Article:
Lowell — With the lights turned off in Lowell High School classroom A106, the only thing illuminating the space was the soft, filtered light from the cloudy skies outside.
At the front of the room, a countdown clock ticked off the seconds ominously.
On the floor were several locked treasure chests and a globe; on the walls, caution tape and pictures of a menacing-looking stuffed monkey. Playing over the hushed voices of students huddled in small groups was a steady drumbeat of music, the notes and tempo suggesting a sense of urgency.
Suddenly, the music intensified, growing louder and changing in tone. Anxious eyes around the room glanced up at the clock.
From one corner, a voice piped up: “¿Cómo se dice…stress?”
For those not enrolled in Spanish 4, that’s “How do you say, ‘stress’?” in that language. But this was a room full of Spanish 4 students, and they understood the question instantly. They laughed. Yet they were also feeling that stress, and so they got right back to business.
After all, they only had 45 minutes to solve the puzzle — and the puzzle wasn’t in English.
For one class period, teacher Sarah Ellis’ classroom turned into an escape room, complete with an evil villain, coded messages, black-light discoveries, word puzzles and clues to unlock along the way. The twist? The game was entirely in Spanish.
“It’s kind of overwhelming at first, to see a paragraph in Spanish and you need to figure out what to do,” said junior Colin Baas. “But you know you can read it, or at least most of it, so you, like, decipher the words that you know and you figure out what’s going on.”
Ellis got the idea for the escape room while living in Spain a few years ago, and applied for a mini-grant from the Lowell Education Foundation to pay for the supply kit. When students were learning at home due to the pandemic last year, she made an online version for her classes, but this was the first time they had the opportunity to actually play the game in person as intended.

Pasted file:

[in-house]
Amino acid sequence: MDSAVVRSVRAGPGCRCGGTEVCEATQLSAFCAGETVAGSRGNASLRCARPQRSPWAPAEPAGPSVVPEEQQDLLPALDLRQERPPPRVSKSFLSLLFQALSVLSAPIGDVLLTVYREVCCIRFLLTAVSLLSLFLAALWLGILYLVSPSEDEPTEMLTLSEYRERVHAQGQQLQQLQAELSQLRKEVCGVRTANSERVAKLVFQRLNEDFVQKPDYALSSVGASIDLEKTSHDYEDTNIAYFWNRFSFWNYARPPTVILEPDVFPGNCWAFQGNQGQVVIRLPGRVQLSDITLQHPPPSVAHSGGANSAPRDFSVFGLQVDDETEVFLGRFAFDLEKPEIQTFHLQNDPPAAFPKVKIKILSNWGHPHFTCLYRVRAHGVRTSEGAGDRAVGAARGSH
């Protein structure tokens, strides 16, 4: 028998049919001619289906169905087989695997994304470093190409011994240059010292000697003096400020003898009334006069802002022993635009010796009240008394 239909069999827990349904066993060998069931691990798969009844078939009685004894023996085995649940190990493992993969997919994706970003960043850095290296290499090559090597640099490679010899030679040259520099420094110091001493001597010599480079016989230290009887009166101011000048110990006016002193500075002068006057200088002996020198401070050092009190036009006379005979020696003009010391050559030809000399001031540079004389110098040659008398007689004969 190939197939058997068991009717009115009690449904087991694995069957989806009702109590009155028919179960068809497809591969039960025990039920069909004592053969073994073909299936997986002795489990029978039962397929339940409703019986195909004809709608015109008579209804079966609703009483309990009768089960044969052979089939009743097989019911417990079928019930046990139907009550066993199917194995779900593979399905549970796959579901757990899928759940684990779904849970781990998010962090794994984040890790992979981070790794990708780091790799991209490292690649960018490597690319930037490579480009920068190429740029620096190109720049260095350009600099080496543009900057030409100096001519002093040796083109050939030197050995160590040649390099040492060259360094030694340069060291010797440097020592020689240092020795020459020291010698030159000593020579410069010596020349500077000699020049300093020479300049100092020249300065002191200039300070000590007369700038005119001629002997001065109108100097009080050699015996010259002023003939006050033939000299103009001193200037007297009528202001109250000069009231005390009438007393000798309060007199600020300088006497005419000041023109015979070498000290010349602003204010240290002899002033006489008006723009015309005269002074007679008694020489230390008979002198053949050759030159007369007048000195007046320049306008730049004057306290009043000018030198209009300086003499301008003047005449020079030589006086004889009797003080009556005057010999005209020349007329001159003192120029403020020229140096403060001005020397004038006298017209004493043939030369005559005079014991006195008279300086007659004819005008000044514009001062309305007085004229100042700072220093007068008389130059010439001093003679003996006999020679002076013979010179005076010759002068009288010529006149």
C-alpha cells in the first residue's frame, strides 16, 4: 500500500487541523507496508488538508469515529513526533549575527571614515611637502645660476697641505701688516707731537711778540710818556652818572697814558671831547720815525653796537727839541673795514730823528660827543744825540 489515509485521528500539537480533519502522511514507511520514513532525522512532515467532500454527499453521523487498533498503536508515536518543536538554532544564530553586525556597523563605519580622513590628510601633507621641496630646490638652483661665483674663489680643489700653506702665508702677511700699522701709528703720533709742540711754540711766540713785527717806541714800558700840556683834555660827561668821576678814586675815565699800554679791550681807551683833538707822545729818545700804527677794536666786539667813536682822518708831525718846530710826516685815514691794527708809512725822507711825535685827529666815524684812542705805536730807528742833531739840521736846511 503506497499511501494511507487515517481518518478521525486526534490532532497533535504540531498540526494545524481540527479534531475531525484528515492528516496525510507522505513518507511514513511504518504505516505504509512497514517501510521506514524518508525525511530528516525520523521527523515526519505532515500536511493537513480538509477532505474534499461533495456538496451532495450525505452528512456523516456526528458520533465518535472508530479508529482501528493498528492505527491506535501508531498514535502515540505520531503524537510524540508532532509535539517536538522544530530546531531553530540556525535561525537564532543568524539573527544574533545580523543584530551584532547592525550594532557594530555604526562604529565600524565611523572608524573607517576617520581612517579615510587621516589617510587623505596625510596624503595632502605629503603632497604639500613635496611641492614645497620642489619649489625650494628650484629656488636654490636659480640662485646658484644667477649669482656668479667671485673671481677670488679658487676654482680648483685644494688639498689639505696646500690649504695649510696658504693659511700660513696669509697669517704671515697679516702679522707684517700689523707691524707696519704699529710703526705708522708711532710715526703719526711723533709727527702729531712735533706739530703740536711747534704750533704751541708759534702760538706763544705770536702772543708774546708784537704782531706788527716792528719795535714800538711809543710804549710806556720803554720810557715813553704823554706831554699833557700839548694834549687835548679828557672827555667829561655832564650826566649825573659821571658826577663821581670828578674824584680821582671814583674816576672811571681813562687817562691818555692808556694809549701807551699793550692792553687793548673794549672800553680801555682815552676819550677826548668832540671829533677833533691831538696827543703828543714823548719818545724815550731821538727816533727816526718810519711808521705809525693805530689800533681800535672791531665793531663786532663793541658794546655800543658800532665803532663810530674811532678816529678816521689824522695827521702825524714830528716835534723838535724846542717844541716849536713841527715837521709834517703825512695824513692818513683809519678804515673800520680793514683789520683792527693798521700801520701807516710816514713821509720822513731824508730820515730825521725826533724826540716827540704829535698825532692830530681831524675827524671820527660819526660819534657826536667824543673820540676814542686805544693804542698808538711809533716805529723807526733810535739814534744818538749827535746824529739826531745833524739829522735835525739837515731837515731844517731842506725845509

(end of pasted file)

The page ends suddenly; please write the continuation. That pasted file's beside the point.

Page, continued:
“In Spanish 4, the objective is that we’re speaking and listening and reading and writing 100% of the time, or near 100%, in Spanish,” Ellis said. “This group has been working really hard to do that, and they deserve to have a really fun day. And (the escape room challenge) gives them motivation to just go with the whole (language) process and not be afraid of it.”
The premise for the escape room was the story of an evil monkey who threatens to destroy the world’s banana trees — and possibly the whole world, too — unless participants can solve the clues and unlock the treasure at the end. Working in small groups, the students rushed to solve clues and find keys hidden around the room. Some of the messages were only visible using a black light, while other clues needed calculators or other tools to solve.
As the teams worked through the puzzle, they collected codes by conjugating Spanish vocabulary words. The final clue required every team’s code to be correct to unlock the treasure.
“(The game) has quite a bit of vocabulary that we’ve been learning, and we’ve also been going over subjunctive tense, which is in there for a little review,” Ellis said. “Some of the clues involve speaking and listening, where they have to talk to me for the answers. It’s really a whole immersive experience in one class period.”
For Colin, the escape room activity was eye-opening in that he discovered how much Spanish he’s actually retained from his years of study in high school.
“There’s a certain change that happens in learning Spanish, where instead of, like, looking at the word and translating into English, that word starts to just have its own meaning in my mind,” he said. “It just clicks more and more. It’s fun to put that into practice, like doing the escape room — there’s a bunch of weird applications I can do with (Spanish) now.”
And, for all those concerned, it appears that the world’s banana trees are safe, at least for now — the Spanish 4 class did manage to solve the puzzle. Inside the final lock box they discovered a treasure trove of KitKats and Jolly Ranchers, a fine reward for an afternoon of difícil (difficult) but muy divertido (very fun) work.